Orphan & Bastard: The New/Old Indies

Well we can all acknowledge the death of indie film, right? I mean...indie is no longer synonymous with the terms of production as it is a style, feel and commodified counter-culture vibe. People call Wes Anderson indie. Wes Anderson's last movie supposedly cost $16million to make. And the "Independent Spirit" awards is just that, a spirit, given that an indie is defined as costing under $500,000 as opposed to something like Clerks which rang in at under $30,000 during the original indie heyday. So...where does this leave the real independent filmmaker? And how do we even define indie filmmaker nowadays? I don't know. But I do know I have been seeing more and more indie film iterations popping up that might just be the next step in the indie film chain.

The first one I came across recently was "bastard film." An person I know was flooding facebook a few weeks back with constant blurry shot of film screens, bingo games (?), and dudes sitting in chairs to form various panel-like situations all under the umbrella of some unknown event called the Bastard Film Encounter. After some research, it turns out that this little symposium that took place in Raleigh North Carolina is something of an ephemeral filmmaker's dream composed of films dubbed bastard- as defined by the fest's website as "something irregular, inferior, spurious or unusual." The "Thematically clustered screening" and "lengthy discussion q&a sessions" centered around a wide ranging group of films, some long forgotten documents of things best forgotten, others bordering the eerie home movie, and others adaptations of books into movies into other movies, into art- all centering around a discourse about the need, desire, and importance of preserving these misfit films. The fest itself seemed to draw quite a few names in the bastardly world of film too with people like the Keynote speaker artist/Curator of Collections at the Anthology of Film Archives Andrew Lampert, Liz Coffrey a conservator at the Harvard Film Library, Kelli Hix the Curator of Moving Images at the Country Music Hall of Fame and Museum and even a banjo playing archivist/researcher in the form of Rich Remsberg. I couldn't find too much information on what went down at this event but with screening headings like "Regional Memorabilia," "Conversion Narratives," Sliced and Diced," and "Fascinating Detritus" one can only imagine the things shining brightly onto the pupils of this audience of bastards! And then, this fest lead me to the discovery of another brand of offbeat indie: the orphan film.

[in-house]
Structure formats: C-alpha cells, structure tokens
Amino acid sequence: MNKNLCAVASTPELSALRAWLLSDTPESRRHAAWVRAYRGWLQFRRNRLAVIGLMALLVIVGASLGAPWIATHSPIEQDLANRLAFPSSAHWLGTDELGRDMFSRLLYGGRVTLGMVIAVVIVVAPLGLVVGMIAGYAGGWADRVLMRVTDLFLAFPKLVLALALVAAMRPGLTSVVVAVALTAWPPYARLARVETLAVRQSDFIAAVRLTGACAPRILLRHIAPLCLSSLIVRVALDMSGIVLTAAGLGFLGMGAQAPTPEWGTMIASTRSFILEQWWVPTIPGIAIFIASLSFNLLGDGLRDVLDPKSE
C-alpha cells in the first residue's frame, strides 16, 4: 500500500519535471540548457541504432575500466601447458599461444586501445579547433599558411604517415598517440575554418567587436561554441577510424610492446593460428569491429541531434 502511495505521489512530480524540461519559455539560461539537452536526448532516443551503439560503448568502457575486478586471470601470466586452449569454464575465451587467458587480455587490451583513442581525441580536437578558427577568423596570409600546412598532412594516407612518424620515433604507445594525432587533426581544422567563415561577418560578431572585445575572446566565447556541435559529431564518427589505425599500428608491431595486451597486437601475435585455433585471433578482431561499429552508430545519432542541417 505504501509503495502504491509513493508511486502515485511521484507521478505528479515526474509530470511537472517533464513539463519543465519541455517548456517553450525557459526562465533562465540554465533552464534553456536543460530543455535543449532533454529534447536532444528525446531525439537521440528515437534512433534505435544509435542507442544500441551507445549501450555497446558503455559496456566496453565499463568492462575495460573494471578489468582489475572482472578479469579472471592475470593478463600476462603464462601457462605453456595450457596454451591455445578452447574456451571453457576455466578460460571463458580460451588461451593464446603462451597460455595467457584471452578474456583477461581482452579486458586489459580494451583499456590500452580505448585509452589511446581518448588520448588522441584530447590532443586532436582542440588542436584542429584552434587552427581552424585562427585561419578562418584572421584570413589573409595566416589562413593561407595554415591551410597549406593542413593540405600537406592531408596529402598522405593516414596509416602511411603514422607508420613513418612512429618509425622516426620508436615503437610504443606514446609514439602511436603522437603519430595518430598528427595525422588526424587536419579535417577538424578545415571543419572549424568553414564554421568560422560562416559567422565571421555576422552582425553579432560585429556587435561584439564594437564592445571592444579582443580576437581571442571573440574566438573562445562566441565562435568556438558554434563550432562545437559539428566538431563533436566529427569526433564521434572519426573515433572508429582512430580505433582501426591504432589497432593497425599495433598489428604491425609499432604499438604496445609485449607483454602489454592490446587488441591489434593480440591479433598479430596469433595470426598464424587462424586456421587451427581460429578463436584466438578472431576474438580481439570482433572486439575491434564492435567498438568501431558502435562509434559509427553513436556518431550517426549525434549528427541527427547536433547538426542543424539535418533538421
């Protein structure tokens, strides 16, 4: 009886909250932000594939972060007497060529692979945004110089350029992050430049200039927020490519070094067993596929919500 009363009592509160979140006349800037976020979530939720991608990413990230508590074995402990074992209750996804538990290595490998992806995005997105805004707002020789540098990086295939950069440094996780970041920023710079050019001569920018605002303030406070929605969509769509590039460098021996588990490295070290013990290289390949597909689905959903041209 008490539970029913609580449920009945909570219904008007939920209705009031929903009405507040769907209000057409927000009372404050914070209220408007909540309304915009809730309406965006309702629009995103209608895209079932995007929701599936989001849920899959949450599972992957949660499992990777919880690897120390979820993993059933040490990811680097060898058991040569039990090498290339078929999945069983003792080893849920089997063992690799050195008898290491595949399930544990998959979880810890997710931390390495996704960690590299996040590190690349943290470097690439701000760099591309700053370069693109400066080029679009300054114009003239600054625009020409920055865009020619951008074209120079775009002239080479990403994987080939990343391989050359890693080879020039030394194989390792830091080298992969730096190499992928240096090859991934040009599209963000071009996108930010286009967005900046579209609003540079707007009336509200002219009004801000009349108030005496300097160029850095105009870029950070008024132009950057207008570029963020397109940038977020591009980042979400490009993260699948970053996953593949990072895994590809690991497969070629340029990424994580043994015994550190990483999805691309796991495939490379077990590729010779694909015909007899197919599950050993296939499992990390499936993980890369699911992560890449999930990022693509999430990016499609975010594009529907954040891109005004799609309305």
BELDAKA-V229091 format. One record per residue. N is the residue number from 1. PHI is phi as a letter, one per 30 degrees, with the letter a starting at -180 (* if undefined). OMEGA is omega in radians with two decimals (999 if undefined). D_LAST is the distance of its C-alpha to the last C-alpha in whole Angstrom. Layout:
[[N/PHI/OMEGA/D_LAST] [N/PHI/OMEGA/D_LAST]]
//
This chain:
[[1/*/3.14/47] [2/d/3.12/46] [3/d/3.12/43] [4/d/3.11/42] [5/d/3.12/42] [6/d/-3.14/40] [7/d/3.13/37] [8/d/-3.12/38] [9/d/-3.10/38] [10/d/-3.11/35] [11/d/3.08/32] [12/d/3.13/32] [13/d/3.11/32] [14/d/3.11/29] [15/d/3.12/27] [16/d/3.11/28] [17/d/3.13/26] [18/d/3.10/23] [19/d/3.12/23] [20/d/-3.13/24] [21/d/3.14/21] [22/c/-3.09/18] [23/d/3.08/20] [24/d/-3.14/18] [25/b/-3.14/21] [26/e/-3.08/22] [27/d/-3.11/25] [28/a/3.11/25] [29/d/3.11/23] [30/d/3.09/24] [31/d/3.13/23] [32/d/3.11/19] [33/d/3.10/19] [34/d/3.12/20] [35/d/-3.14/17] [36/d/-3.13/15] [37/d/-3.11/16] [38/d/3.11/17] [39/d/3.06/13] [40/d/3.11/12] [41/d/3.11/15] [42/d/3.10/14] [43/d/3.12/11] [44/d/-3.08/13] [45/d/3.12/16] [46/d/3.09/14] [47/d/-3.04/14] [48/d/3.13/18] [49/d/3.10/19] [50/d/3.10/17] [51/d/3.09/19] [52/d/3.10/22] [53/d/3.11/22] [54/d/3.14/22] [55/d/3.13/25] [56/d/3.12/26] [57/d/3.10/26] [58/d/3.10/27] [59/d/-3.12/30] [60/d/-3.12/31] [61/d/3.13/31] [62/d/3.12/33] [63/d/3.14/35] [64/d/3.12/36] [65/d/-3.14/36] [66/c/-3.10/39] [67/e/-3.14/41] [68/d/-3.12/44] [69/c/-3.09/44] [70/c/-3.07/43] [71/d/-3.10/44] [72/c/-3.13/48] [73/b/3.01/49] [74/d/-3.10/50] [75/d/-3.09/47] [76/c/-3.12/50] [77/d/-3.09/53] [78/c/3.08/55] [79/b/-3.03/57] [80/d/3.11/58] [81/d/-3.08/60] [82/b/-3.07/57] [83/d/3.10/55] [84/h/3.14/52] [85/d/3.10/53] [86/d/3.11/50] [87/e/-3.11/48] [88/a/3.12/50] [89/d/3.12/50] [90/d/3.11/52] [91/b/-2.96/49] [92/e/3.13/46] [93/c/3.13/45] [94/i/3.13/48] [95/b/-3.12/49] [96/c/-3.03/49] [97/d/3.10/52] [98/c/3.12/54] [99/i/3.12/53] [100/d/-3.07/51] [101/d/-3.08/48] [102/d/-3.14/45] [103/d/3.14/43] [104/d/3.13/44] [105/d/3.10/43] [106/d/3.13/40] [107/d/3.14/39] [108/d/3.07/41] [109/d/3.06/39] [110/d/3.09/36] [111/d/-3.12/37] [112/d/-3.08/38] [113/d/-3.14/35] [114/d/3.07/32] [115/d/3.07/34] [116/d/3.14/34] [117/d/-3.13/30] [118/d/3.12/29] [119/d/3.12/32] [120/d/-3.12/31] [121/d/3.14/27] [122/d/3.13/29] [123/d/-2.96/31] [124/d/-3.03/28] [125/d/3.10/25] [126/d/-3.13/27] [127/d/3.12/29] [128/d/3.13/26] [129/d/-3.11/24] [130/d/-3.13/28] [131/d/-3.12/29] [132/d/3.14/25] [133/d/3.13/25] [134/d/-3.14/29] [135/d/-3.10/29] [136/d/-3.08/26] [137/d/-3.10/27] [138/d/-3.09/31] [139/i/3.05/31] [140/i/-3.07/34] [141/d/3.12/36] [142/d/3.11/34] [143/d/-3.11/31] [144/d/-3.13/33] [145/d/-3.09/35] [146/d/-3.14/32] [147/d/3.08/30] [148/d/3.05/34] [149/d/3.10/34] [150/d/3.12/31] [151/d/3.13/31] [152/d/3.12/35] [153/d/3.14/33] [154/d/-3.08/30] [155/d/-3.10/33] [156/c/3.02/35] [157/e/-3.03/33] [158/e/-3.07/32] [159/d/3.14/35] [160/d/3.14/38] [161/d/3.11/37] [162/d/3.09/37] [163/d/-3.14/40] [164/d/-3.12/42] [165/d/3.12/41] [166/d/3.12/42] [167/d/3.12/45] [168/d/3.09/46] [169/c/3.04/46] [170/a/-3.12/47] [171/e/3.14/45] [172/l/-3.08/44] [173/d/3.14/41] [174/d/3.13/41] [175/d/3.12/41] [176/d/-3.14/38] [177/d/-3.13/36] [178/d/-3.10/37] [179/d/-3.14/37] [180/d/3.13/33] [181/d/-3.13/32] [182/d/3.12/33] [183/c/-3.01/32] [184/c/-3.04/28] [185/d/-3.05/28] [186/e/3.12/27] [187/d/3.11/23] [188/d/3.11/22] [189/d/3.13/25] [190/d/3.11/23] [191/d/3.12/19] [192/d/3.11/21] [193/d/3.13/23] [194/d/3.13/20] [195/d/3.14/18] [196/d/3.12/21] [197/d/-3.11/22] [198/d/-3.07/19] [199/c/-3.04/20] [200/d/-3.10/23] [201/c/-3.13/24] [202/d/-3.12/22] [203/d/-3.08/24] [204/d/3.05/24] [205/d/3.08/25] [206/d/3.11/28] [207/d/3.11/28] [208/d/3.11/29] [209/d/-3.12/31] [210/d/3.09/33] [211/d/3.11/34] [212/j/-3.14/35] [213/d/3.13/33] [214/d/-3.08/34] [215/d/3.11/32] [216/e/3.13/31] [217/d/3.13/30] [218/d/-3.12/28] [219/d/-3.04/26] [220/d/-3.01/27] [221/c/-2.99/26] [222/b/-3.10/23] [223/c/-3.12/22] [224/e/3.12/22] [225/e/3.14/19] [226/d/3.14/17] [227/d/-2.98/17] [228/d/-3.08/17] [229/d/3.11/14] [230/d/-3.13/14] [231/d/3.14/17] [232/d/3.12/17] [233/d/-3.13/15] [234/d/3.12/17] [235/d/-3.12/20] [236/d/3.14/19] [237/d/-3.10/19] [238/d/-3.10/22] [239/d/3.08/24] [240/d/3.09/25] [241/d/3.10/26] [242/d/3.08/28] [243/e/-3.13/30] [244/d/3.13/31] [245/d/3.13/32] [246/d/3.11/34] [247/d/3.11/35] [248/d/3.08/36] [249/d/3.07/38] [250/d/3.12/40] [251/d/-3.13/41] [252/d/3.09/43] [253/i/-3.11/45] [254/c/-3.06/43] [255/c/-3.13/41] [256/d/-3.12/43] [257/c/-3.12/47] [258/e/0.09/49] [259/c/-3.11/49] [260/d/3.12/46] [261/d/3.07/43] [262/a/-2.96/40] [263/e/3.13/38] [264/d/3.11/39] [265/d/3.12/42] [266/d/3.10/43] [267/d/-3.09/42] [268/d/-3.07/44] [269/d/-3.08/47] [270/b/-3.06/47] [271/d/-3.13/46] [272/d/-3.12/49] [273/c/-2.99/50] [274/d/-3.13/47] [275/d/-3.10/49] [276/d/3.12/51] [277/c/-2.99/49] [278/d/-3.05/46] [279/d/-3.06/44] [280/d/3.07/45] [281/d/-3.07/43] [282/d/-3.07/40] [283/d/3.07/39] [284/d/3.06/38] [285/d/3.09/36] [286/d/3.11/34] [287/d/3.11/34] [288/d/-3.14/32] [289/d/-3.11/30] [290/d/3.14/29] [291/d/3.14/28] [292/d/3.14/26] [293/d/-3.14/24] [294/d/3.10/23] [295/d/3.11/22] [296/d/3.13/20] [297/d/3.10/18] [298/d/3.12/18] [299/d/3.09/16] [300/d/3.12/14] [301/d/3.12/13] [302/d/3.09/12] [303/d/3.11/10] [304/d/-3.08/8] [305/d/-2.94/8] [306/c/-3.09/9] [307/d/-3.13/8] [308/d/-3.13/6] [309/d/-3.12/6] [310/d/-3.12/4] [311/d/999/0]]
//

The Orphan Film Symposium, this years event coming up May 10th & 11th, is a venture between The Academy of Motion Picture Arts & Sciences and NYU/Tisch School of the Arts. "Orphan," as it's known, describes it's films as those "..abandoned by its owner or caretaker...films outside the commercial mainstream: public domain materials, home movies, outtakes, unreleased films,  industrial and educational movies..." and so on and so on. Two stand outs from this years bill are A Portrait of Jason, Shirley Clarke's recently restored 1967 experimental documentary about a gay, black, "hustler" a film & subject pushed the boundaries of race, sexuality and culture and has all but been lost until now...and the other stand out is a screening of the only surviving "Auroratone" film which was a genre of near psychedelic, crystalline light show scenes set to slow, calming music produced in the 40s meant as a form of meditative healing mostly for post traumatic stress suffering war veterans. Orphans, like bastards, seem to have a tendency towards the anthropological side seeing these nearly discarded relics as historical artifact in need of preservation, which is what I think connects these categories to the roots of indie film.

The Indie film genre began as a platform for unheard voices unable to be be funded by the mainstream, the counterculture, the underground just as the orphans & bastards are remnants of ideas that people felt the need to preserve and promote for whatever reason. To take it a step further, youtube, vimeo, videocamera phones, vine- are all nearly instant access to moving images, a new kind of DIY whose digital archives are incalculable- all part of everyday voices that can be accessed like never before. The orphans and the bastards really are the forefathers of a new type of indie cinema- the lost home movies, the glimpses of the unseen, the beauty in someone- anyone's- vision through a camera (or now, a phone or computer or eyeglass) lens. By making the moving image medium more approachable where is it heading? Will new ideas, new platforms, more ways of seeing emerge? Most likely yes, as will a multitude of lives and pictures people have never seen before...the promise for a globalization of cultural sharing through film is on the brink of new dawn and I really hope this fact will let all the orphans & bastards out there have a voice, and maybe even gain attention in causes, issues, lifestyles & beauty we barely even know exist.



Donna K. is a recent transplant to the Midwest where she can be found exploring culture at large through film programming, writing and her general interest in the world- both on and offline.